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University Museums at Iowa State University's Brunnier Art Museum opens 2014 fall exhibitions
Lewis and Clark, America in the Making by N.C. Wyeth. Gift of the John Morrell and Co. to Iowa State University. In the permanent collection, University Museums, Iowa State University, Ames, Iowa.
AMES, IA.- Brunnier Art Museum, part of University Museums at Iowa State University, is opening the new 2014 fall exhibitions. The new exhibitions include:

• N. C. Wyeth’s America in the Making: 75th Anniversary

• After “America in the Making”

• Asian Export: The Furniture of Carrie Chapman Catt and Selections from the Decorative Arts Collection

• Beauty Through Experiment: The Ceramics of Wedgwood

• HOT and COOL: Three Generations of Gaffers

• Sophisticated Simplicity of the Victorian Era: Selections from the Iowa Quester Glass Collection

N. C. Wyeth’s America in the Making
75th Anniversary
August 26, 2014- December 21, 2014

N.C. Wyeth was an active participant in the golden years of American illustrations, which lasted from the 1870s through the first decades of the twentieth century and included artists like Winslow Homer and Howard Pyle. Wyeth’s first illustration was published by the Saturday Evening Post on February 21, 1903. Up until his death in 1945, he created nearly 4,000 works of art. He also went on to illustrate more than 112 books after receiving national recognition with Charles Scribner and Son’s publication of Treasure Island in 1911.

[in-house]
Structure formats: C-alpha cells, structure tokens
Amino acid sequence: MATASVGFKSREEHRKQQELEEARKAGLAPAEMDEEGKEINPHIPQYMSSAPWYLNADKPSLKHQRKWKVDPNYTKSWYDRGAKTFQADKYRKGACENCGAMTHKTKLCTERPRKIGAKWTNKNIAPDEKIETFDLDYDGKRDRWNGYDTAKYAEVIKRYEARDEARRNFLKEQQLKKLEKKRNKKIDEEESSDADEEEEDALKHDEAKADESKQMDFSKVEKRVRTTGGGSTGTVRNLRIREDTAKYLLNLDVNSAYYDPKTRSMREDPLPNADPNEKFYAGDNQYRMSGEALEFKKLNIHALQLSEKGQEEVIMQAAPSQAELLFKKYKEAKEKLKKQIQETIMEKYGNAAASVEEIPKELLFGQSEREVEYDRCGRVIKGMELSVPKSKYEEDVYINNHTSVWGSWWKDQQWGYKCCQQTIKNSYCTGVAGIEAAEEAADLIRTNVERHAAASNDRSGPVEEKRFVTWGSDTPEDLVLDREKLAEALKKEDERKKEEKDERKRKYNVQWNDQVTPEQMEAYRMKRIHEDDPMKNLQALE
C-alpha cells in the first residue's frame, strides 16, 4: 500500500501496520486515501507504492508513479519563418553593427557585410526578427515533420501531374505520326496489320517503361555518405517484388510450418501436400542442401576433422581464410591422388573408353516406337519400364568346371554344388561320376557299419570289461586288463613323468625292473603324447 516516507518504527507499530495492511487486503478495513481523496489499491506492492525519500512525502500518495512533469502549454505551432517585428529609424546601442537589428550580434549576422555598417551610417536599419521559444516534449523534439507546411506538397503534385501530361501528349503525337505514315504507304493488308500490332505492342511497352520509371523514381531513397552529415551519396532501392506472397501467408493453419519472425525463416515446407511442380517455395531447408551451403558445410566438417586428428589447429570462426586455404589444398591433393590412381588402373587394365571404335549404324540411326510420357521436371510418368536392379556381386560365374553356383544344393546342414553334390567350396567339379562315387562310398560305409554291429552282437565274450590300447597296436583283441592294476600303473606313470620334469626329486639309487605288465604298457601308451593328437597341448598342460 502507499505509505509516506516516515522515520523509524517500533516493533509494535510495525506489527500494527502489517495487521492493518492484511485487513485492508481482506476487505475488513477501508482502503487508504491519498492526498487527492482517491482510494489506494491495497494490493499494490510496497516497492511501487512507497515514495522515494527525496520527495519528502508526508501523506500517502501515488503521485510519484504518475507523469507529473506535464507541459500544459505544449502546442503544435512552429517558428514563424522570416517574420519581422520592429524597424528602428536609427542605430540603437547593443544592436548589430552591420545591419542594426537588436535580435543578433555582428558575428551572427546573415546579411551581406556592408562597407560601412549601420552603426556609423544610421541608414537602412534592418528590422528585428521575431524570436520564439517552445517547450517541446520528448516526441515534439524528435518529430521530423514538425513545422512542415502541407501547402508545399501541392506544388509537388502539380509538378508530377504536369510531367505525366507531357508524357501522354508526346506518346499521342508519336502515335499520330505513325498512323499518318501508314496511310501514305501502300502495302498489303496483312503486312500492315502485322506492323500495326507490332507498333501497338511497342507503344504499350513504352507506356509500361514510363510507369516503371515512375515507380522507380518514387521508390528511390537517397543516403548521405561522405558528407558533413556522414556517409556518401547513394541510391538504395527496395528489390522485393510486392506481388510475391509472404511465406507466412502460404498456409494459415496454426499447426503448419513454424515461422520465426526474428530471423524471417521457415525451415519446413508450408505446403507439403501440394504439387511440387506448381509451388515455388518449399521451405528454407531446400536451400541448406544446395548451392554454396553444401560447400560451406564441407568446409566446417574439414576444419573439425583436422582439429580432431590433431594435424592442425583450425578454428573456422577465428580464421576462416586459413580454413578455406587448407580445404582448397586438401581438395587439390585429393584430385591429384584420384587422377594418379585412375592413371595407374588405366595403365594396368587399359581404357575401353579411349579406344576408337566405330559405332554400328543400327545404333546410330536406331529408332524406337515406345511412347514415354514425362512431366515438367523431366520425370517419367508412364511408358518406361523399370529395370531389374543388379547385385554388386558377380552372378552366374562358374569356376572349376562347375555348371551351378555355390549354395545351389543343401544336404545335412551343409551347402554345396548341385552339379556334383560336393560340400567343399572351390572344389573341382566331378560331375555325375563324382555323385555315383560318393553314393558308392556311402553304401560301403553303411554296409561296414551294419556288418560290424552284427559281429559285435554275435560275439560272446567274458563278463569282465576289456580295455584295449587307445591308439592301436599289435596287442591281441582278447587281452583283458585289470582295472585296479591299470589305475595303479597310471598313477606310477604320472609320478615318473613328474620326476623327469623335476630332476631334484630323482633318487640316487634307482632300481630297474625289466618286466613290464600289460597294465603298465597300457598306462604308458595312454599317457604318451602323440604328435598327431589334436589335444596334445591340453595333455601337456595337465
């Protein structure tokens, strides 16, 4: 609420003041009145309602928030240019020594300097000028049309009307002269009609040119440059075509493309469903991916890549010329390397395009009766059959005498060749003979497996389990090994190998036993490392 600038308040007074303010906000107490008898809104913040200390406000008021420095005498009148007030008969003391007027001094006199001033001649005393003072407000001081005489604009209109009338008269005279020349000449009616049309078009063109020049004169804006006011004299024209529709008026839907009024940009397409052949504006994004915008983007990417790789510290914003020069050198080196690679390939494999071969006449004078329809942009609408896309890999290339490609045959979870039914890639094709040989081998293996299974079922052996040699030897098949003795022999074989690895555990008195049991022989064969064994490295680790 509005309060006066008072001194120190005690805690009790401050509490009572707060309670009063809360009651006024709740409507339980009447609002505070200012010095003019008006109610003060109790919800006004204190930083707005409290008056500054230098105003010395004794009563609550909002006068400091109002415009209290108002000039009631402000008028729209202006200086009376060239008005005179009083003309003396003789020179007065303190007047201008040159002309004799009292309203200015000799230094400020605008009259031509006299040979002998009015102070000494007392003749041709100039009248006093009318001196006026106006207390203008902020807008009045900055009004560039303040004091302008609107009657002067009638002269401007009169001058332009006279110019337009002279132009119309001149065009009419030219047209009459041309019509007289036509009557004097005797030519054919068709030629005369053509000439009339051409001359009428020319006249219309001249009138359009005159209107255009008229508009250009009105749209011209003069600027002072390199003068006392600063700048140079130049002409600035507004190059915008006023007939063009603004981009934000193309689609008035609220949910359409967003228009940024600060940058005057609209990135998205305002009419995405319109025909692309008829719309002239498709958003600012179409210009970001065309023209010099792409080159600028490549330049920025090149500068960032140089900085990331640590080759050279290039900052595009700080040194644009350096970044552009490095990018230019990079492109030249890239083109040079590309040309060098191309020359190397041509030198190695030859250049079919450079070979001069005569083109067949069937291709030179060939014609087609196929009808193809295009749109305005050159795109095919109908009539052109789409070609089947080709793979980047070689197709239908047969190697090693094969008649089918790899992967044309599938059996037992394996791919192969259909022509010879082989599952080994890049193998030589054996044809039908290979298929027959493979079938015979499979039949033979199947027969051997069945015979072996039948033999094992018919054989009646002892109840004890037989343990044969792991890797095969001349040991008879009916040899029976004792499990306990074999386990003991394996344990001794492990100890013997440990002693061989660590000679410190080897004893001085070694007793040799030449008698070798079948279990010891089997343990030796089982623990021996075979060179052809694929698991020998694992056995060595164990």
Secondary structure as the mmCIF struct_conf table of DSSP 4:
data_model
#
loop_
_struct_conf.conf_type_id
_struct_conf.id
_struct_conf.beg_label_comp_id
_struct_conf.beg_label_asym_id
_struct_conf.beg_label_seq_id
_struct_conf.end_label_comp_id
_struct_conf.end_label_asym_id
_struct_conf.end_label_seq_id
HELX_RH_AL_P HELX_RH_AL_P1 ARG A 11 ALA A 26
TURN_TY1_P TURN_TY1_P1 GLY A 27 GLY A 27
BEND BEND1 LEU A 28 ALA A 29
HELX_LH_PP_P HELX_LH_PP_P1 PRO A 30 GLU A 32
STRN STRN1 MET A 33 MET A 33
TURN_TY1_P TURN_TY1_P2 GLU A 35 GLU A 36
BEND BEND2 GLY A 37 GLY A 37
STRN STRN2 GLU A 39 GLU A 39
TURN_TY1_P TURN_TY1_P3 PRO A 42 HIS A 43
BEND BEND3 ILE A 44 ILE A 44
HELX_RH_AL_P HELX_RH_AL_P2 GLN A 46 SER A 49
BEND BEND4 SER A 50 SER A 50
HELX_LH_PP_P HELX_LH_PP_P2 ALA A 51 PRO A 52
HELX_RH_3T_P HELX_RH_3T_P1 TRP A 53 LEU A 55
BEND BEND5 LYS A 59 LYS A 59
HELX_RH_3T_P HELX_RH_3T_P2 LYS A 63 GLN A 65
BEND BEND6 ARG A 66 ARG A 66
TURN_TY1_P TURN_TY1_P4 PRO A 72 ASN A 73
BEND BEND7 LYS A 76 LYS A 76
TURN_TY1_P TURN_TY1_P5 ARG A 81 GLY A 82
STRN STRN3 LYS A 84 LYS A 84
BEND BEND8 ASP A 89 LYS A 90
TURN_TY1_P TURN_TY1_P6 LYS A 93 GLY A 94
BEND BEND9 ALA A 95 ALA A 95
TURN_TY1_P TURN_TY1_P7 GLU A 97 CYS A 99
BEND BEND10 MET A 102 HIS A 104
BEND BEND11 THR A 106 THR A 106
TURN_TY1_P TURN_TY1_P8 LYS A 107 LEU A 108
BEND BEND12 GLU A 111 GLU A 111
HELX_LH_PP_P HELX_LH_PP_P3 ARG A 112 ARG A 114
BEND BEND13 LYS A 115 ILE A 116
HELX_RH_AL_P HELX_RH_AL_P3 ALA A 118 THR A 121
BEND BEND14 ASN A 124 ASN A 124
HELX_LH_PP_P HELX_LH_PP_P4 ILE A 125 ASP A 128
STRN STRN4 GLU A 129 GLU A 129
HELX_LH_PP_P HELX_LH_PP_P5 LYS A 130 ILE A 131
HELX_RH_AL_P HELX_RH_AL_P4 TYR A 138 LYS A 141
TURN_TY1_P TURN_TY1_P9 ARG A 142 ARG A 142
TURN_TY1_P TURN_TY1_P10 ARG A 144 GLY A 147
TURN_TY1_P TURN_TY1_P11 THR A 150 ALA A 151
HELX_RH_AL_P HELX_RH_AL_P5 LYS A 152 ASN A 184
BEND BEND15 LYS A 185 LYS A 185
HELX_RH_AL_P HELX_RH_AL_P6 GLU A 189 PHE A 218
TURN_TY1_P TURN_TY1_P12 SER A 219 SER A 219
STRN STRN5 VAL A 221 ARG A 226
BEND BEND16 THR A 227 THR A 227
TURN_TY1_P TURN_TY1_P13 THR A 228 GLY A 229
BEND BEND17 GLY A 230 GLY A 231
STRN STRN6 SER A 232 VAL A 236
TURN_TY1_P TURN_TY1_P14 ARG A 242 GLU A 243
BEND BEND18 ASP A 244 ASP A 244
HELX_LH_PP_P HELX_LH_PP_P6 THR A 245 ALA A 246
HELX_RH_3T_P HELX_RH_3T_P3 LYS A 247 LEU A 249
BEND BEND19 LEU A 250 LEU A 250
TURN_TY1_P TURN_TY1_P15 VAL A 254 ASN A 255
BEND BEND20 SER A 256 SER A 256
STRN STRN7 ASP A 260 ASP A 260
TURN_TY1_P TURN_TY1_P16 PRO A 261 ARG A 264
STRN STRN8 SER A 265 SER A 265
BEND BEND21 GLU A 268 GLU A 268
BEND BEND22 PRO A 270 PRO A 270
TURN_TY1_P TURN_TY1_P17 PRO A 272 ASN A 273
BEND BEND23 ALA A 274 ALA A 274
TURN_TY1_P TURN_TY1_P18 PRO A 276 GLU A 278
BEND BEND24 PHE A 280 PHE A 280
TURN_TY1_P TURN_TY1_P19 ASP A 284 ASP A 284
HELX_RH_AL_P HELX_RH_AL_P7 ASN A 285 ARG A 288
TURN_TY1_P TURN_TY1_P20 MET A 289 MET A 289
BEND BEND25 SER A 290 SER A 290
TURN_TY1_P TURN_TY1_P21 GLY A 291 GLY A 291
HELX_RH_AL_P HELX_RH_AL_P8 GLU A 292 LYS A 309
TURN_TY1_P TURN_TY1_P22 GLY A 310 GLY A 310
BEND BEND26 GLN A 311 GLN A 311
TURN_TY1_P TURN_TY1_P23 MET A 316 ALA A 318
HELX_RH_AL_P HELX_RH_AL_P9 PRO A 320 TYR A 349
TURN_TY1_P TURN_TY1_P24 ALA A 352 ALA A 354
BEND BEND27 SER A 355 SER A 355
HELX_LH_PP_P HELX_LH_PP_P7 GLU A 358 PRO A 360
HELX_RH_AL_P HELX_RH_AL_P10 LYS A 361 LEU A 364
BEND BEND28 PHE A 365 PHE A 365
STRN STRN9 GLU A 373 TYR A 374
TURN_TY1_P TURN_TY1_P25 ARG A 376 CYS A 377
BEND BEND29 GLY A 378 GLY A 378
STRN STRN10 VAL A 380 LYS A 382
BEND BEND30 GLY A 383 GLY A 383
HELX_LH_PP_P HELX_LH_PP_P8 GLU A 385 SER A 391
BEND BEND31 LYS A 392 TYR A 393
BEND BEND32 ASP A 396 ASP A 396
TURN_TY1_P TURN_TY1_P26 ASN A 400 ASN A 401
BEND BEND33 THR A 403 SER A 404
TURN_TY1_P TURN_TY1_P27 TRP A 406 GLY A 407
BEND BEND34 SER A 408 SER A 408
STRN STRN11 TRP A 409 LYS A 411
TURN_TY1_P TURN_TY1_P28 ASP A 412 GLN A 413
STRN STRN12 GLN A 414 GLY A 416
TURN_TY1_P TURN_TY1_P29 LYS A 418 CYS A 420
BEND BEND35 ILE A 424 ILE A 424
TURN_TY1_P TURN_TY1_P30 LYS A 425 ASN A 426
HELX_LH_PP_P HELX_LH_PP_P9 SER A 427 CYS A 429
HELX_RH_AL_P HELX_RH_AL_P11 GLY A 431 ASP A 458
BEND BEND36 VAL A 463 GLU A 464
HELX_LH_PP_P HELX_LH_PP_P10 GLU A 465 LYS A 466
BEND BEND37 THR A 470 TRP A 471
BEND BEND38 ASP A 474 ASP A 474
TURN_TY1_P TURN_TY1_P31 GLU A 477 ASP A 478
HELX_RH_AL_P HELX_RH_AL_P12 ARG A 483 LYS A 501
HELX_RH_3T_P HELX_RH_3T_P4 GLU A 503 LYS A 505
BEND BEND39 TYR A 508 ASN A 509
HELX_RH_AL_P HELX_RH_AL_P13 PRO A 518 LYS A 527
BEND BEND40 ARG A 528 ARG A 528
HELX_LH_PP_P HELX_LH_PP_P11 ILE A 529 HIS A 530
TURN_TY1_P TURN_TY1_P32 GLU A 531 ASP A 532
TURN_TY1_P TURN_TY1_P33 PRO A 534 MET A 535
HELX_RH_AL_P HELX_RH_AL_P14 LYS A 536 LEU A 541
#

One of three projects completed for John Morrell and Company of Ottumwa, Iowa, America in the Making depicted twelve dramatic scenes taken from American history of the first three centuries that Wyeth used as inspiration for the Morrell Company’s 1940 calendar.

In 1940 the president of John Morrell and Company presented the twelve panels to Iowa State College as a gift. Although Wyeth created the majority of his works in series, few have remained together, such as American in the Making.

The Wyeth family artistic legacy continued beyond N.C. Wyeth with Andrew Wyeth and Jamie Wyeth, both of whom are considered to be significant American artists.

History is constantly being reinterpreted. Viewers are invited to view these N.C. Wyeth paintings and interpret them 75 years later in light of current events and contemporary reevaluations of the first centuries of North American events and outcomes.

After “America in the Making”
August 26, 2014 - December 21, 2014

N.C. Wyeth’s iconic series of twelve paintings, America in the Making, portrays significant events that created this country. The last painting in the series is of Abraham Lincoln, but as a nation America was not even 100 years old at that point. This exhibition asks through art, what other events or discoveries happened in the next 150 years after Lincoln lived that have made America the nation it is today? The answers can be both exciting and difficult moments in time, some are more important than others to different people, but all have been part of what we have come to understand as America and the American experience. This exhibition will run in conjunction with lectures from ISU faculty who will discuss various important moments in time after the 1860s and Lincoln that have come to shape America as we know it.